Home / Opinion / With growing hostility towards immigrants, will the post-democratic nations reverse history?

With growing hostility towards immigrants, will the post-democratic nations reverse history?

It is worth noting that India sends out more migrants into the world than any other country
In this July 16, 2019, file photo, migrants wait at an immigration center on the International Bridge 1, in Nuevo Laredo, Mexico. In August 2019, the US put in place a regulation that would allow the authorities to indefinitely detain those who illegally cross the border

G.N. Devy   |     |   Published 06.09.19, 03:48 AM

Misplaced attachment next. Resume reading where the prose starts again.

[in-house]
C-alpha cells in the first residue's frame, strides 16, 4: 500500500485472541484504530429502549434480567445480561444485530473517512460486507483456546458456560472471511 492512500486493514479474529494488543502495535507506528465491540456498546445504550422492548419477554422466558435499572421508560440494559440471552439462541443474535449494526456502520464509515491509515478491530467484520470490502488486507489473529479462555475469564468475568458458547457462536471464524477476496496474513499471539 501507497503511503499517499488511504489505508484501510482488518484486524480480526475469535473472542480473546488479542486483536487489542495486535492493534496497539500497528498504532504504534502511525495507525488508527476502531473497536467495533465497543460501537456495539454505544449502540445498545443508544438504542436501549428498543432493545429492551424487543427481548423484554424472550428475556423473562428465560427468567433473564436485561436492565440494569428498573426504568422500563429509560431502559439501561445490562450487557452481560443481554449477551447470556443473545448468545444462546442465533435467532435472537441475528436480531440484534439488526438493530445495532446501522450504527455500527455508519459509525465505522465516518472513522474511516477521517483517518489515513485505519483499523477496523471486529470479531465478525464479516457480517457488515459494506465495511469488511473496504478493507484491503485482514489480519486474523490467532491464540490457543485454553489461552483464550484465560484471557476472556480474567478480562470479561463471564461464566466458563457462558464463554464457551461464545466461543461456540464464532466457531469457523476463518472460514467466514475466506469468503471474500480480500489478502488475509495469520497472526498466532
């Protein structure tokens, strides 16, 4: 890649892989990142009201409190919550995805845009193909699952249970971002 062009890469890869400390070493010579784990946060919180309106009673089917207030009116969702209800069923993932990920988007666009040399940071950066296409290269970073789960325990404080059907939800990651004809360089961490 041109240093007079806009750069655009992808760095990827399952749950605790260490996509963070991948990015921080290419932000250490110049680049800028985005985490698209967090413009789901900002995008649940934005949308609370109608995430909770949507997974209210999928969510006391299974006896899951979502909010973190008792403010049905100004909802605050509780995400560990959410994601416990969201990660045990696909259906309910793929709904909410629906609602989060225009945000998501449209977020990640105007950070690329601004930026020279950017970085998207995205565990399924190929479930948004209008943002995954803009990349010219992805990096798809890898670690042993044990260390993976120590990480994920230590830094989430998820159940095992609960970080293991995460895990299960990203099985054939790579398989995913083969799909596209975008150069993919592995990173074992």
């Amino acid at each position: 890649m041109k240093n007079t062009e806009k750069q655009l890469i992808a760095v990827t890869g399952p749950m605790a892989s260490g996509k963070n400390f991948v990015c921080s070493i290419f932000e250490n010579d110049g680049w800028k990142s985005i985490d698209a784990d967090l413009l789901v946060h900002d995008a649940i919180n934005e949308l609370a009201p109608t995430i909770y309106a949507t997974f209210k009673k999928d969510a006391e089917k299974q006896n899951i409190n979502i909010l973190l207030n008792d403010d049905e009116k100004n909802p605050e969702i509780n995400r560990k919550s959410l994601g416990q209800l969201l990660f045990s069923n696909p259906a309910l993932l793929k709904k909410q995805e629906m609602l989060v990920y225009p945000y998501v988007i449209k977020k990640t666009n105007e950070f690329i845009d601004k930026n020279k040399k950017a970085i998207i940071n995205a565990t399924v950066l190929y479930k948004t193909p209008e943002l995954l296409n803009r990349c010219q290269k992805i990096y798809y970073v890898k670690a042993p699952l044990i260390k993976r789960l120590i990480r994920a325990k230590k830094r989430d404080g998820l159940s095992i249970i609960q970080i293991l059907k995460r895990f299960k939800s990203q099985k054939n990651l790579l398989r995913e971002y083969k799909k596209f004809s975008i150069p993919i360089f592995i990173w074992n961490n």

The prehistoric Homo sapiens spread out from their source to all continents, braving unimaginable odds, and created the possibility of humans becoming avant-garde in the process of the evolution of Life. Had they not risked their lives and moved out, we would not have been who, where and what we are today. Their original migration and all subsequent migrations stretching over thousands of years have been at the heart of the human advent. It was but natural that at the dawn of history known to us, the memories of those long migrations and what humans had learnt from them formed their universe of knowledge. Whether it is the Ramayana for India or the Odyssey for Greece, epics normally mark the inauguration of great civilizations. As their generic hallmark, epics present heroic stories of great migrations. Throughout known history, migrations have spurred, aided and advanced ideas, knowledge-stock, culture and the horizons of human thought.